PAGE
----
Burberry says coronavirus hurting luxury demand

L’Oreal says outbreak will cause a temporary slowdown in the beauty market in China

Analysts  estimated last month that the “Chinese cluster” would account for 46% of Burberry’s sales this year

Analysts estimated last month that the “Chinese cluster” would account for 46% of Burberry’s sales this year


Retailer Burberry said the outbreak of the coronavirus was hitting luxury demand in China and Hong Kong, both important markets for the British fashion brand, sending its shares lower for a second day in a row.

The label said 24 of its 64 stores in mainland China were closed, and there was a significant decline in the number of shoppers visiting its remaining outlets, which were also opening for shorter periods each day.

“The outbreak of the coronavirus in mainland China is having a material negative effect on luxury demand,” chief executive Marco Gobbetti said. “While we cannot currently predict how long this situation will last, we remain confident in our strategy.”

Shares in Burberry fell nearly 5 per cent in early trading on Friday, and were down 2 per cent by 8.45am, leaving them 15 per cent off their January peak.

Analysts at Jefferies estimated last month that the “Chinese cluster” would account for 46 per cent of Burberry’s sales this year, above the average of 40 per cent for the luxury sector as a whole.

The company said spending by Chinese tourists in Europe and other destinations had not been hit as much so far, but given widening travel restrictions it anticipated it would worsen over the coming weeks.

The death toll from the flu-like virus in mainland China rose to 636 as of Thursday, as the number of cases hit 31,161.

The country has sealed off cities, cancelled flights and closed factories to try to contain the virus. The capital of Beijing resembles a ghost town, with main thoroughfares and tourist spots almost deserted.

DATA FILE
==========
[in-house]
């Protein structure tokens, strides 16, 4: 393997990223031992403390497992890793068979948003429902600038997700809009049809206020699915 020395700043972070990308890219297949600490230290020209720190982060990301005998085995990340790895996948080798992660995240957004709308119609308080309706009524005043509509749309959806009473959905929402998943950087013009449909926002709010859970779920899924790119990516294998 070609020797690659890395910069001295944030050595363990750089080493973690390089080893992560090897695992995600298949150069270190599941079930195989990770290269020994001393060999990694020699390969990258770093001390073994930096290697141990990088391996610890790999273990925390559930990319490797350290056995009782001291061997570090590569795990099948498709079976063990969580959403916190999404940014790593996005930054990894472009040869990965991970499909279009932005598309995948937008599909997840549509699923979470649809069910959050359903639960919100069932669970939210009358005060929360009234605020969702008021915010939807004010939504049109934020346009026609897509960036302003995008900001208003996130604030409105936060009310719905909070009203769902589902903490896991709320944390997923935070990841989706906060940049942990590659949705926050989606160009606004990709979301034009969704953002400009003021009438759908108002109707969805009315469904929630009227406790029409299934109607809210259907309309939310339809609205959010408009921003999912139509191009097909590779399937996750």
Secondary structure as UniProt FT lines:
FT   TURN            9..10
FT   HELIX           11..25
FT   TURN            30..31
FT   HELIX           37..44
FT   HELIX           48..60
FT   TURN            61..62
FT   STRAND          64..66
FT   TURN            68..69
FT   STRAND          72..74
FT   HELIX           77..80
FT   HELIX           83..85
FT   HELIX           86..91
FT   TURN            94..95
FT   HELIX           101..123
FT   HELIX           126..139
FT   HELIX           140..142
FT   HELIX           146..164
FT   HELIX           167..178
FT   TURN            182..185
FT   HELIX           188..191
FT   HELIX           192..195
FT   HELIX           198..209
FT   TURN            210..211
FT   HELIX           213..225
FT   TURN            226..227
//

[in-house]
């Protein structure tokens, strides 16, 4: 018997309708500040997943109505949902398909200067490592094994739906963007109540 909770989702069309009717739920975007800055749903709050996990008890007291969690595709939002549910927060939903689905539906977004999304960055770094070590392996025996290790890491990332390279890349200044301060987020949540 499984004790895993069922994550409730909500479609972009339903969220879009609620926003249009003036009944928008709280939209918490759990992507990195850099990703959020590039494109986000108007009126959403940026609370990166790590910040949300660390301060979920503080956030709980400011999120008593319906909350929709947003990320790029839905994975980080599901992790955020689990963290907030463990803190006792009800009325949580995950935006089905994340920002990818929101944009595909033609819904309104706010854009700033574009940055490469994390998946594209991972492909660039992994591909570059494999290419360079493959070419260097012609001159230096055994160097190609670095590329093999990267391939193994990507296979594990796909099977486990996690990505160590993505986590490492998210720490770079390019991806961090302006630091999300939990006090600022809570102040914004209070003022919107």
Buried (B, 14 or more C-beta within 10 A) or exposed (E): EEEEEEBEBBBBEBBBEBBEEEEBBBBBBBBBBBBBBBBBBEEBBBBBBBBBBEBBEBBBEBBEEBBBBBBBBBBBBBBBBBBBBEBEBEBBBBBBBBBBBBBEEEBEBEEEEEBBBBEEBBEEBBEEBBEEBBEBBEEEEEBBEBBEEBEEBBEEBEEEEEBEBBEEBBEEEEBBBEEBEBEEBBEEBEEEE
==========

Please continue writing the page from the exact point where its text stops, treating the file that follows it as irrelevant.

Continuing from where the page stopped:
Burberry, famed for its trench coats and check scarves, had already been suffering from the large demonstrations over the last seven months in Hong Kong, though mainland demand had been taking up some of the slack before the epidemic struck.

China is crucial to Gobbetti’s multi-year strategy to revitalise Burberry by moving it further upmarket, driven by the creative vision of designer Riccardo Tisci.

The British brand said last month it had seen a strong early response to its lunar new year campaign, and it planned to take its autumn/winter 2020 runway show to Shanghai in April.

It is also opening its first “social-retail” store in Shenzen in partnership with Tencent in the first half of its next financial year.

Last month, when the impact of the newly emerging virus was uncertain, Burberry upgraded its sales forecast for the year to the end of March to a low single-digit percentage increase from broadly flat.


Elsewhere, L’Oreal said the coronavirus outbreak would cause a temporary slowdown in the beauty market in China, where strong demand for high-end cosmetics helped the company beat sales estimates in the fourth quarter.

Comparable sales in the period rose 9.6 per cent, the company said after the close of trading on Thursday. Analysts surveyed by Bloomberg had forecast a 7.4 per cent gain.

The French owner of the Lancome and Kiehl’s brands said it was confident demand in China would bounce back quickly once the epidemic eases, citing its experience during SARS and other illness outbreaks.

Rival Estee Lauder said earlier Thursday that it also expected a short-term hit from the coronavirus.

L’Oreal’s sales have been fuelled in recent quarters by Chinese consumers splashing out on luxury skincare products and makeup, which has made up for a sluggish performance by the company’s mainstream brands like Maybelline in the US.

Chief executive officer Jean-Paul Agon previously said he expected the Asian country to remain a growth engine over the coming year.

L’Oreal earlier this week said it entered exclusive negotiations with French investment firm Impala for the sale of its Roger and Gallet brand. – Reuters/Bloomberg